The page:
Congrats, man! I remember how cool it was when I found my tone...
Okay, so it was only a few months ago, but it's still a flashback... I had been using 2 rack rigs: my main rig was Triaxis/2:90, the backup was Marshall JMP1/Tubeworks. While I liked the tones I got out of both, they were a major pain in the a$$! I couldn't go out for a quick jam session without taking at least 3 pieces of gear (rack, cab, and MIDI controller). At the time, I was playing a lot of big band gigs... there's nothing like bringing a full rack of gear to only use one preset all night! Plus, when the sound guy would say "your distortion sounds are too trebley", then I'd have to adjust a dozen or so presets to get the distortion sound right. Again, it sounded killer, but I think I spent more time hauling things around and tweaking things than actually playing guitar. Still, I'm glad I did the rack rig, because it helped me to zero in on my dream amp tone, and most of the FX I'm using now were all part of my rack rig at some point.
The first thing I did was sell off my Marshall rack, using the money to get a Nomad 45 combo. The other guitar player in my band Naughty Butterspoon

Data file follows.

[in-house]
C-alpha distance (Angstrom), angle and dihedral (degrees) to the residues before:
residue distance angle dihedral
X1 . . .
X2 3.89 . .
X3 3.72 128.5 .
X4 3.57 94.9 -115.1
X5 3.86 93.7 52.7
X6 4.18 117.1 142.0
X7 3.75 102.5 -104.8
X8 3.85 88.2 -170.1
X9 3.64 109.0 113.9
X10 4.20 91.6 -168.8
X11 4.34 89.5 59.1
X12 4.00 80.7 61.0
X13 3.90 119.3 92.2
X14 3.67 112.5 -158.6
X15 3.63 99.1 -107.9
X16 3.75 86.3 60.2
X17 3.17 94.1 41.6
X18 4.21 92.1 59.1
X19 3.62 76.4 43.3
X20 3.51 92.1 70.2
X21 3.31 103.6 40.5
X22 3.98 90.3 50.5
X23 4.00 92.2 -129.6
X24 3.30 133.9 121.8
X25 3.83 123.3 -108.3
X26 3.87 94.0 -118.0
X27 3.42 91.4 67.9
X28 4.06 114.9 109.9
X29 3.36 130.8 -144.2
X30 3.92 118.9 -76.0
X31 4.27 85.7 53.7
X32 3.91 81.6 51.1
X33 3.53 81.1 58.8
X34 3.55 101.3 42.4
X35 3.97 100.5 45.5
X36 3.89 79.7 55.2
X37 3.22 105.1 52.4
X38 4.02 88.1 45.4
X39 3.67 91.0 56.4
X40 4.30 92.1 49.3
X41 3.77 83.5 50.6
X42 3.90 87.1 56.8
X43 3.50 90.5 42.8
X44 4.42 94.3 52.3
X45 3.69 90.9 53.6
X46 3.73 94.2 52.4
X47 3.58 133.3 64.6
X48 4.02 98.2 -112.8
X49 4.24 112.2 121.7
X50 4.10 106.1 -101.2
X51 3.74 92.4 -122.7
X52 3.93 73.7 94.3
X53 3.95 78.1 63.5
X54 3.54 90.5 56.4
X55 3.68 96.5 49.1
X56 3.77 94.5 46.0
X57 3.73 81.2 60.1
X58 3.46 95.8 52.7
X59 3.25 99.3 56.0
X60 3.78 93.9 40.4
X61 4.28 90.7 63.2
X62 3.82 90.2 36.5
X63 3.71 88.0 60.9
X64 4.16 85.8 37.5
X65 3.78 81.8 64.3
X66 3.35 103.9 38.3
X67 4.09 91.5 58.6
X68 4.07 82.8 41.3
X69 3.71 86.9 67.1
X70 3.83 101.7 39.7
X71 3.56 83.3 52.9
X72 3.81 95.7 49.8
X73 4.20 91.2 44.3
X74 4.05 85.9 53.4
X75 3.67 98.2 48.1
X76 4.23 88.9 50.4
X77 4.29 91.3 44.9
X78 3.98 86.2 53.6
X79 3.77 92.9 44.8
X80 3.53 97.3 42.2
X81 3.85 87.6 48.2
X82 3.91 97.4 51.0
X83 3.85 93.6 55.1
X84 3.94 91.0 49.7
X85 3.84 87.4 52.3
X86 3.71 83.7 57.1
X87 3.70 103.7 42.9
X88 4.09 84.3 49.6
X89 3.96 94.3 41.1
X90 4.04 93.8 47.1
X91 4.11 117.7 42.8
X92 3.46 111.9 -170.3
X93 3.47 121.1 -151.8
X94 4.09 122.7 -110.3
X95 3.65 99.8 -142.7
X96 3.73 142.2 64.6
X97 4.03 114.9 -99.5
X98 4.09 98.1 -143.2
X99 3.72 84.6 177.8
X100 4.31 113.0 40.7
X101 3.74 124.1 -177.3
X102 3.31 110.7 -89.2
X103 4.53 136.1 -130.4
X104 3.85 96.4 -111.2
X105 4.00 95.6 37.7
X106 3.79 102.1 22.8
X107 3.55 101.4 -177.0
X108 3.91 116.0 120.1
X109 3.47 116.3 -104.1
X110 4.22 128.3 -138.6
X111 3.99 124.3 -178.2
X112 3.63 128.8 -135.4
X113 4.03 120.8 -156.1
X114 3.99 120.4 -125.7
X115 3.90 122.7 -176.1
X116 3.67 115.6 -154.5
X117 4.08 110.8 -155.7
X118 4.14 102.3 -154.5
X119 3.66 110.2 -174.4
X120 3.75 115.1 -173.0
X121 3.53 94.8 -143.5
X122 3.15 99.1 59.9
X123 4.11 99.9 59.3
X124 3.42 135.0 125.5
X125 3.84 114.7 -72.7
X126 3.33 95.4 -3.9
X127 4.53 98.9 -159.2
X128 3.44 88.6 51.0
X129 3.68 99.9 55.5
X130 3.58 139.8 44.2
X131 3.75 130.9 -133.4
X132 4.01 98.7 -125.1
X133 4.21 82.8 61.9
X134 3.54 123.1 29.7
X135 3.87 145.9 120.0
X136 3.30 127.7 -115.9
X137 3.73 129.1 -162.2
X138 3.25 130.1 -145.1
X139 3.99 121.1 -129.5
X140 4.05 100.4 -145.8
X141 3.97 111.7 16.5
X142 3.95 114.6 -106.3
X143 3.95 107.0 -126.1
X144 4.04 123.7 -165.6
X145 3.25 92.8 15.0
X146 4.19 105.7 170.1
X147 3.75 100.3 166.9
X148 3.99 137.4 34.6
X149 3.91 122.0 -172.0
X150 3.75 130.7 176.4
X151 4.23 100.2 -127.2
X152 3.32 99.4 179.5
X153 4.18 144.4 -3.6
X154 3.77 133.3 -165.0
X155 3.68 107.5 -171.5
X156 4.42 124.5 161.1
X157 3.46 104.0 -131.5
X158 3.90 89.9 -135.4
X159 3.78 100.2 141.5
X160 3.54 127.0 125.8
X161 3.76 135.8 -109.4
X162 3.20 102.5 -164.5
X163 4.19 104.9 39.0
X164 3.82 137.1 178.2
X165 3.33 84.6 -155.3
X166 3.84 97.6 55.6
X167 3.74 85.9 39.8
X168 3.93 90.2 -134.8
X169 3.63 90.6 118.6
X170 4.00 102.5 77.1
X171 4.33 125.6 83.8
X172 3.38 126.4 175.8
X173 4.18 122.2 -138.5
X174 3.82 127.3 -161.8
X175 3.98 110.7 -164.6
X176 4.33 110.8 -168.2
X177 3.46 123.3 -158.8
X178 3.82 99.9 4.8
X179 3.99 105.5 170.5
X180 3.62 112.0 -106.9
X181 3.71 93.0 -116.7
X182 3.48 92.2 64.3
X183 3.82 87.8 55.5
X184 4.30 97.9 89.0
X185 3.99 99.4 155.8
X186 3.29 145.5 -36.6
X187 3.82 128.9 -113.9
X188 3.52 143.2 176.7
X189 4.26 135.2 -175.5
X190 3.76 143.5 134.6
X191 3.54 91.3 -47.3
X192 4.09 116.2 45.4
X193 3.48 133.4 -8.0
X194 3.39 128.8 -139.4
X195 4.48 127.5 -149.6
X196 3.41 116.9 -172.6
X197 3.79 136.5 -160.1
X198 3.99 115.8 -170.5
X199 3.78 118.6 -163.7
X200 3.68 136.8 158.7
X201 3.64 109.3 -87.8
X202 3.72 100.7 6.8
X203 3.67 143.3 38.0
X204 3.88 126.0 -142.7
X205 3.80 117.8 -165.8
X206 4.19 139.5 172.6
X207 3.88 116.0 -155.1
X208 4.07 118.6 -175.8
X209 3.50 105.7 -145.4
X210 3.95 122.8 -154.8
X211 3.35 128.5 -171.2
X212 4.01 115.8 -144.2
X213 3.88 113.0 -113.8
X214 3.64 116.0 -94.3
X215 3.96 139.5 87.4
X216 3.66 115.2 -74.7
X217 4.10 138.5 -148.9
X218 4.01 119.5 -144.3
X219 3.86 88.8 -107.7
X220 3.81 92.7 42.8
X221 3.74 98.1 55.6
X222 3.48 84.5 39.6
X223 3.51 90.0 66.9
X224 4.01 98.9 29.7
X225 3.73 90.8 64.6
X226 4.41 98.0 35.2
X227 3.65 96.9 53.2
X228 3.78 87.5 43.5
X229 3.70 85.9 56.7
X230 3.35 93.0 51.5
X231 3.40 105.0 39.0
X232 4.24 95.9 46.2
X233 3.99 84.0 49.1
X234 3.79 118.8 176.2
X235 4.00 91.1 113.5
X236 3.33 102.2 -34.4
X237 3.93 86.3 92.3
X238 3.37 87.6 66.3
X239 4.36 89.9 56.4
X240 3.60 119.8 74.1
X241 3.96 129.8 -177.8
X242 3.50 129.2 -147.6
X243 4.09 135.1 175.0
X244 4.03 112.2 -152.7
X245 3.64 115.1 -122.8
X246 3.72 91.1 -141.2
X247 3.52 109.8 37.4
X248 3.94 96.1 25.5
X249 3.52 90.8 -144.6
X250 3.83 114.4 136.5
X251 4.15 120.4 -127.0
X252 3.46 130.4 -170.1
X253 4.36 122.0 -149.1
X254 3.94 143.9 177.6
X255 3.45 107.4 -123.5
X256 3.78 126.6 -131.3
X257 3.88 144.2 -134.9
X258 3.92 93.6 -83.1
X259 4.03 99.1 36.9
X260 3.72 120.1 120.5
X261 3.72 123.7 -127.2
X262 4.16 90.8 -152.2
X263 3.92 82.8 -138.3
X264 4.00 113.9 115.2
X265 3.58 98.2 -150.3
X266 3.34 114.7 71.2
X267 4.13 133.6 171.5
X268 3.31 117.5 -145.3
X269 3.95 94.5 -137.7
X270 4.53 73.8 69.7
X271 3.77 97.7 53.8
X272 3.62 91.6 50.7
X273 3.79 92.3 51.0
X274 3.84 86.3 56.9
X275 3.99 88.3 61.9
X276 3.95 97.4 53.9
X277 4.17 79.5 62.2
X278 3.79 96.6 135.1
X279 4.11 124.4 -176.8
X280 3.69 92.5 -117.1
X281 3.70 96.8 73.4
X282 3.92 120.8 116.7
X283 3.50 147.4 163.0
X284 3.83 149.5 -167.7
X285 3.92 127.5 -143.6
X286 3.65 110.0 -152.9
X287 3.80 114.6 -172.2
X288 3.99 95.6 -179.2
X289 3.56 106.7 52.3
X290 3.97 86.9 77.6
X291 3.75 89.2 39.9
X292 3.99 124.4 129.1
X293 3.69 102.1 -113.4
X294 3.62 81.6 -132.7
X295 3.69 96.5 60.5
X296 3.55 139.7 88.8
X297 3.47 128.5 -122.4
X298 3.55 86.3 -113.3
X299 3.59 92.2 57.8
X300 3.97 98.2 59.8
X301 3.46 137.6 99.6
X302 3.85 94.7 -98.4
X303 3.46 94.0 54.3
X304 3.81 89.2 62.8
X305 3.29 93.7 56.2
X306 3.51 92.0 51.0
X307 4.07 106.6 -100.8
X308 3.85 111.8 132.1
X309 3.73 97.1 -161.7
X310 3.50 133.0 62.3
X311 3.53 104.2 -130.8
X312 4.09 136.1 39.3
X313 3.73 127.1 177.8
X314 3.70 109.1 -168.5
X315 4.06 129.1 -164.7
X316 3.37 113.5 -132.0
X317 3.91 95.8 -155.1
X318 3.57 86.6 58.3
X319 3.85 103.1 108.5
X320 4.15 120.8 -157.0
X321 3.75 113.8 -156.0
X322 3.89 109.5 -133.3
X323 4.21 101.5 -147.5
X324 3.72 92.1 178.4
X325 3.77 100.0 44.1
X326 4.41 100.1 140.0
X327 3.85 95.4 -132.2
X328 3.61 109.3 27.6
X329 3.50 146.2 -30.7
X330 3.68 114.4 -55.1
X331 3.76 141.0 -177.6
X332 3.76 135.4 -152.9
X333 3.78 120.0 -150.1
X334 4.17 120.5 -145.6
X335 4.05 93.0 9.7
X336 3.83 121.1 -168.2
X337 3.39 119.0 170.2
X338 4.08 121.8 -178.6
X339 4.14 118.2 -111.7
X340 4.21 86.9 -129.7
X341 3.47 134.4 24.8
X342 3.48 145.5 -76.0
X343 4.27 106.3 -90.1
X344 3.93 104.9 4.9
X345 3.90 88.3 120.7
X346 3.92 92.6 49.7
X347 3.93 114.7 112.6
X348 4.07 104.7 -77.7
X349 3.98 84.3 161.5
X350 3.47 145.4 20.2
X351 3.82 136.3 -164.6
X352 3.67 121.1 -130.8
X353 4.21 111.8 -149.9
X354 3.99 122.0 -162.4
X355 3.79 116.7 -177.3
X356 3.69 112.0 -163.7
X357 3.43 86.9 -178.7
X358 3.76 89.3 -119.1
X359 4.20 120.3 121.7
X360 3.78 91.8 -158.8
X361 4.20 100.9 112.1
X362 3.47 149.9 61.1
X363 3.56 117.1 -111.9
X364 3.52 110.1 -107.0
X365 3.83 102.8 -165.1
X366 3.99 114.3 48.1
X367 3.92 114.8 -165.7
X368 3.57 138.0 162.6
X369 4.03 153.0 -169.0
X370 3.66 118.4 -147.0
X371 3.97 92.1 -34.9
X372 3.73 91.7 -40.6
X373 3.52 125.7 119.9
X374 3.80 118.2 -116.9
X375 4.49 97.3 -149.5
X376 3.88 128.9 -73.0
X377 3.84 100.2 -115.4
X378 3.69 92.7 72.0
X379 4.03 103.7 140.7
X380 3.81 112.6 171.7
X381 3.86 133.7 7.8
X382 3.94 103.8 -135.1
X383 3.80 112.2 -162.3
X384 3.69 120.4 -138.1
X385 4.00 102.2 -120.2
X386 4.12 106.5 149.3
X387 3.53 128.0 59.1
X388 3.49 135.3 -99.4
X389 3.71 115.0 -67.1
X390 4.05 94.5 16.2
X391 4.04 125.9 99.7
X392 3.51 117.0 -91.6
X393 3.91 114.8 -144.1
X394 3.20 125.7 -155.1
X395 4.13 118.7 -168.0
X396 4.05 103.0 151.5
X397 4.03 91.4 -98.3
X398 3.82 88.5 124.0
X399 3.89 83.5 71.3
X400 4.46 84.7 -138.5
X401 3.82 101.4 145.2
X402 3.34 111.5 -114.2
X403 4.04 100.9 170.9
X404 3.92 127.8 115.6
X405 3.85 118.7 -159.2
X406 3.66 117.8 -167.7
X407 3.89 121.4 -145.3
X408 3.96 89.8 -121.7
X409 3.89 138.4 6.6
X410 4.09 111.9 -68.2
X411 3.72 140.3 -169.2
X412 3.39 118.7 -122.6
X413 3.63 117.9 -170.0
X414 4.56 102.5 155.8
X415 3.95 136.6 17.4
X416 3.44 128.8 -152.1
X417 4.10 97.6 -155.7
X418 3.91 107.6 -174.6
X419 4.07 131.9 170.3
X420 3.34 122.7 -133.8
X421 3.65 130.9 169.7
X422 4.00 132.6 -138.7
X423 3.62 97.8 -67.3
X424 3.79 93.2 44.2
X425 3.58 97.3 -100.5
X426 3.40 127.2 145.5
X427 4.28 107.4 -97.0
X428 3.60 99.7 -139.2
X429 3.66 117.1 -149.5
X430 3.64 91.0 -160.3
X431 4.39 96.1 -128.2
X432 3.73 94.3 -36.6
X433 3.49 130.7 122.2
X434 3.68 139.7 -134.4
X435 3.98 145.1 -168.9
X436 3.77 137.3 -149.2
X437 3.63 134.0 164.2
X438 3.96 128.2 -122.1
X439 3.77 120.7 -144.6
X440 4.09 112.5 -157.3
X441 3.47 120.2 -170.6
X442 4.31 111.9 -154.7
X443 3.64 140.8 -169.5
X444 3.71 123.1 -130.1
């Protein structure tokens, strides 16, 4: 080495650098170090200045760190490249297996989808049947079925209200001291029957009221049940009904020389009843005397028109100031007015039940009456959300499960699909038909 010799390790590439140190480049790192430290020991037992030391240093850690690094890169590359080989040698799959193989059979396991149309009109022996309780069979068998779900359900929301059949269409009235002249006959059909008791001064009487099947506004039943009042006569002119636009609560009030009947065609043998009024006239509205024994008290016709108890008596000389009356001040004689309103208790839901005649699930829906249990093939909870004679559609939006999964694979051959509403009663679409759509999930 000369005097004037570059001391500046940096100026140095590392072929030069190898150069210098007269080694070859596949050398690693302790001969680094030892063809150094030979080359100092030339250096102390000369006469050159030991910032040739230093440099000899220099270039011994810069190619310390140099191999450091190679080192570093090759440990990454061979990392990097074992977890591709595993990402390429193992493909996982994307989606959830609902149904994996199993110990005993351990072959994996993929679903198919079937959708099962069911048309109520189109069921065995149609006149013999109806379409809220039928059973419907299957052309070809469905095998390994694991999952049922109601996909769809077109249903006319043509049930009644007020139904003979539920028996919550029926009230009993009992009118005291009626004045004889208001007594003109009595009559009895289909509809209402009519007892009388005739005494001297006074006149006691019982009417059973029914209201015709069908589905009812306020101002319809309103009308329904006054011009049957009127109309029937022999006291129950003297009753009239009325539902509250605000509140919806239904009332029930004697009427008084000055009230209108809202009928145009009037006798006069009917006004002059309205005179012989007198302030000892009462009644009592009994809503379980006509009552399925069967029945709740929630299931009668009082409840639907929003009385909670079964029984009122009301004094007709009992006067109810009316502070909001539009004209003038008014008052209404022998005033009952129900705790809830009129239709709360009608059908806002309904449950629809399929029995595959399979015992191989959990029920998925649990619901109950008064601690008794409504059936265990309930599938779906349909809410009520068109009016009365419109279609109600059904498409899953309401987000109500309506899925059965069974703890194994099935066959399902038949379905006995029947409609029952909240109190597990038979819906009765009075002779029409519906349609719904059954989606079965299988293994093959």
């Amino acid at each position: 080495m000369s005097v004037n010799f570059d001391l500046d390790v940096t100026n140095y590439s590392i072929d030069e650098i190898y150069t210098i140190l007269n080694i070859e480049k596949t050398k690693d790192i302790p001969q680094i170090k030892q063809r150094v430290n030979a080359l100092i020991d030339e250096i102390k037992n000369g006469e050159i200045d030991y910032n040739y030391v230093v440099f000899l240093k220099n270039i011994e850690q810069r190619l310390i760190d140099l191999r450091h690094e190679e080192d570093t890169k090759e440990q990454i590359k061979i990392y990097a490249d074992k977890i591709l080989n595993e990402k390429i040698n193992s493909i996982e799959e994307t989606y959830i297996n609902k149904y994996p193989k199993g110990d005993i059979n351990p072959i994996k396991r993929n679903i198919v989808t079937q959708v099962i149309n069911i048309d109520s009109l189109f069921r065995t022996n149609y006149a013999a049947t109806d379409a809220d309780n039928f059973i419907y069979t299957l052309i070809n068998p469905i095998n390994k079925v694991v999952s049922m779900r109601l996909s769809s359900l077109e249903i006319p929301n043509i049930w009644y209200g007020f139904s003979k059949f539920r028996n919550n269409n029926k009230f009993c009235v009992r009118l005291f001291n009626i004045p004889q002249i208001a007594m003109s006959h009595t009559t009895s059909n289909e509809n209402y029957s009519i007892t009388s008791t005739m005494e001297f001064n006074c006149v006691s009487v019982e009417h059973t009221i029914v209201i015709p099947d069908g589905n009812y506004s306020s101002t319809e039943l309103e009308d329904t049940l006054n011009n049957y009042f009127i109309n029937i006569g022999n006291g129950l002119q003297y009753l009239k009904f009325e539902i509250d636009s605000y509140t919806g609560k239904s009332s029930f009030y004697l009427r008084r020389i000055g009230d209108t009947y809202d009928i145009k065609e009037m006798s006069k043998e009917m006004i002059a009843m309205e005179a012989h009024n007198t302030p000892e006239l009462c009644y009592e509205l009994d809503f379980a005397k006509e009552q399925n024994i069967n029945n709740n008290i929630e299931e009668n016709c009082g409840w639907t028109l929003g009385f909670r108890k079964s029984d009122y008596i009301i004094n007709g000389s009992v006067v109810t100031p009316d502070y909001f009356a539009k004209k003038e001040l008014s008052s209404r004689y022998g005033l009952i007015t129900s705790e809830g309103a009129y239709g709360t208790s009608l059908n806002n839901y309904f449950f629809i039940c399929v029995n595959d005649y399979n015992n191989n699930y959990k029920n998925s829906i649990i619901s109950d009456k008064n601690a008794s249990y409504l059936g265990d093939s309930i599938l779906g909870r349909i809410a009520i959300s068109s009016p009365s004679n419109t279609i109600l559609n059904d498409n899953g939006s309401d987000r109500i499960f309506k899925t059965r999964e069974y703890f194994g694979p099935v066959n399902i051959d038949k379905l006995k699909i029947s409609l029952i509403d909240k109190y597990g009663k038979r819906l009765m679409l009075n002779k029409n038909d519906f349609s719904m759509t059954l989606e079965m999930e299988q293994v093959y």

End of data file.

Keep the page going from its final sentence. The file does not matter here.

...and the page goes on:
was using a Nomad 55, and it was amazing, so I wanted something similar but smaller. I made the Nomad rig, which is basically for backup/practice, pretty simple--I use a Crybaby 535Q and TS9-DX out front and an Alesis Nanoverb in the FX loop for chorus/delay/rotary.
Within a week of getting the Nomad, I was already working on selling off the Triaxis rack to get a Mark IV combo. This rig is a little more complex, but still easily tweakable and quick to set up. I use 2 wahs out front (Crybaby 95Q and Bad Horsie), a Rolls Patchwork to switch amp channels and pedal loops (TS9-DX, CP-9 compressor, Proco Rat 2), and a G-Major in the FX loop, all controlled by a DMC Ground Control. It's still a lot of gear to haul around, but the nice thing is that if I just want to jam or play a big band gig, I can leave the rack and pedalboard at home and only take the amp. Plus, when the sound guy starts giving me [email protected]
#$ about my EQ, it only takes a few seconds to change.
Anyway, it took a couple weeks to get the tone I was looking for out of the Mark--I kept reading the manual, writing to other Mark owners asking for their settings, etc. I remember the day I "figured it out"--I had finally found my tone. Yes! I called my girlfriend all excited because I'd found my tone, and she asked me "Is that like finding Jesus or something?"